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Home arrow Engineering arrow Measuring Electronic Word-of-Mouth Effectiveness: Developing and Applying the eWOM Trust Scale
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Trust in Intimate Personal Relationships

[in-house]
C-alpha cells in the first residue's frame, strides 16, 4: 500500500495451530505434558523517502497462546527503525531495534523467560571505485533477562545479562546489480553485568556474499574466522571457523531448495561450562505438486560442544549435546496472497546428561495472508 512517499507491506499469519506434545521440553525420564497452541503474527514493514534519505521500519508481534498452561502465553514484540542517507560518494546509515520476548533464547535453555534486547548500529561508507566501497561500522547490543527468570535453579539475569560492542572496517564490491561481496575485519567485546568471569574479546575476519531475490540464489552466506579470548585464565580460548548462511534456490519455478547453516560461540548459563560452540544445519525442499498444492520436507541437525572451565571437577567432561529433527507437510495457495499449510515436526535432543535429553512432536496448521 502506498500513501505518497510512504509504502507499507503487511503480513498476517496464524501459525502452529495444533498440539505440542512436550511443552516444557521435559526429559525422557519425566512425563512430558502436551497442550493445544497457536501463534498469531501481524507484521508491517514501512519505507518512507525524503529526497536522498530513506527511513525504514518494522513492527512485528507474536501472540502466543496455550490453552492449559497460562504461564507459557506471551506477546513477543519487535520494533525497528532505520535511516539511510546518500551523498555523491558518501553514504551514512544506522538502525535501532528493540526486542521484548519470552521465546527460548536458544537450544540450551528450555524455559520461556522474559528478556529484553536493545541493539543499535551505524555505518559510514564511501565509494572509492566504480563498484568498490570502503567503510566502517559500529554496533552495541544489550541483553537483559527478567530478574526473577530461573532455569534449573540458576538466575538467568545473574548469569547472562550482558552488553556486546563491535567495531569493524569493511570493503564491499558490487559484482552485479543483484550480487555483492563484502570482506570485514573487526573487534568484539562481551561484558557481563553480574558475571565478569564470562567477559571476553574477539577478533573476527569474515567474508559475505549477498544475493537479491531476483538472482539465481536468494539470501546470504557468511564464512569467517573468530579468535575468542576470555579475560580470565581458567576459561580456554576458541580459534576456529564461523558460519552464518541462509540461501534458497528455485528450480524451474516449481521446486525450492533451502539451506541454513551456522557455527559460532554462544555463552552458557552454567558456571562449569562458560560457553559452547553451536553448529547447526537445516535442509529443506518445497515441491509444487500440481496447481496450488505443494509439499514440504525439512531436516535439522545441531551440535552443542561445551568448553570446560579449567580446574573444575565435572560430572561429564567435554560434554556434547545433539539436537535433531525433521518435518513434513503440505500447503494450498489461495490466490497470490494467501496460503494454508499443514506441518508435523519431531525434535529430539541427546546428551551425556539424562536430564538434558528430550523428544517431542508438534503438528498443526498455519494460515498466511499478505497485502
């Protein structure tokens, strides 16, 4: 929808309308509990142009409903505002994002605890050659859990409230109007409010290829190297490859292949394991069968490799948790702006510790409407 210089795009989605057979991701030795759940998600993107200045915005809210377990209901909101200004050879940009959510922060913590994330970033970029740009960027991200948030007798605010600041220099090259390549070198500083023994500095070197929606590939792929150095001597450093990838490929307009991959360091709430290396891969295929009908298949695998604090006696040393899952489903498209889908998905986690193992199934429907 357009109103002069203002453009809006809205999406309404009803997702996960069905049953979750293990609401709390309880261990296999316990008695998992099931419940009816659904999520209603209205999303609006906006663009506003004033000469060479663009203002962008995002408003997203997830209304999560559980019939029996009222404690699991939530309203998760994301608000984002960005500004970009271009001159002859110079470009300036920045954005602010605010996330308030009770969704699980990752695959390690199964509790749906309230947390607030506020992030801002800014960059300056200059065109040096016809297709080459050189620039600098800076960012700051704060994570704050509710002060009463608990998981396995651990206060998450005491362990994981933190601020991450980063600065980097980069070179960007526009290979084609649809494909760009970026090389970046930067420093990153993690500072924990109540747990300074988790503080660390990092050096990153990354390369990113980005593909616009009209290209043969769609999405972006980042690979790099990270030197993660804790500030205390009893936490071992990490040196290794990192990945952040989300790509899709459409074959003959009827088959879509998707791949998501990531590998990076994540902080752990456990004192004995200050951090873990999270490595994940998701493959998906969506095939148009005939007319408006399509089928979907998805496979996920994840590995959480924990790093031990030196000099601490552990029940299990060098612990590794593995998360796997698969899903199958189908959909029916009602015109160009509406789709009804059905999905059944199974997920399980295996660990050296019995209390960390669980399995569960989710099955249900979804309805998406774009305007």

Larzerle and Huston (1980) contend that trust is a behavioural intention (or motivation) that reflects the dependence on a partner. By building on previous literature, Larzelere and Huston (1980) advance the Dyadic trust scale (DTS), which strives for a better understanding and measurement of the degree of interpersonal trust in close relationships. The authors make a key contribution of the recognization of trust as the key to the functioning and continuance of relationships, including marriages and families but also an element in romantic relationships (Regan & Berscheid, 1999). In their work, trust is conceptualized as a strong belief of the truster in certain personal attributes of the partner. The scholars conclude that trust can be established on the basis of two different characteristics of the trustee, namely (i) the partner’s benevolence and (ii) his/her perceived honesty. Benevolence refers to the truster’s belief that the trustee has a genuine interest in the other’s welfare. It further targets the evaluation of the extent to which the other believes that the partner is motivated because of self-interest or cooperation. Benevolence is deeply related to reciprocal altruism and therefore mostly determined by a social emotion or feelings towards the interaction partner. The emotion-in-relationships model - stating that close relationships typically elicit strong emotions (Hogg & Vaughan, 2011) - basically explains the proper inclusion of this affective trust element. Honesty, in contrast, is described as the extent to which the truster can believe that the interaction partner’s statements reflect his/her real future intentions or the reality in general. In reference to the importance of these two dimensions, Larzelere and Huston (1980, p. 596) define interpersonal trust as dyadic by proposing that “trust exists to the extent that a person believes another person (or persons) to be benevolent and honest”. The scholars recognize that benevolence and honesty are conceptually distinct. However, these two elements of trust are so intervened in personal relationships, especially when these relationships are intimate in nature, that they are operationally inseparable (e.g., if a partner’s honesty is questioned this may lead to questioning his/her benevolence, and vice versa). So, it is very unlikely that you perceive a person to be very altruistic towards you, but you deem the trustee dishonest at the same time. They contend that trust is a behavioural intention, which reflects the dependence on a partner. This view parallels other approaches typically surfacing in other disciplines. Larzerle and Huston (1980) make a distinction between dyadic trust and generalized trust. While the former refers to the judgment of an individual about the benevolence and honesty of a significant other, in contrast the latter refers to a person’s belief about the character of people in the aggregate (society). Therefore, generalized trust represents the understanding of trust in the eyes of personality psychologists as a stable trait (e.g., Rotter, 1967). This approach acknowledges that different kinds of trust exist which vary in their context and resistance to change. Larzerle and Huston’s (1980) DTS measure is composed of eight Likert-format items to measure the two dimensions of trust in close relationships. Among the final scale, items such as “my partner is primarily interested in his (her) own welfare” and also the item “my partner is perfectly honest and truthful with me” can be found.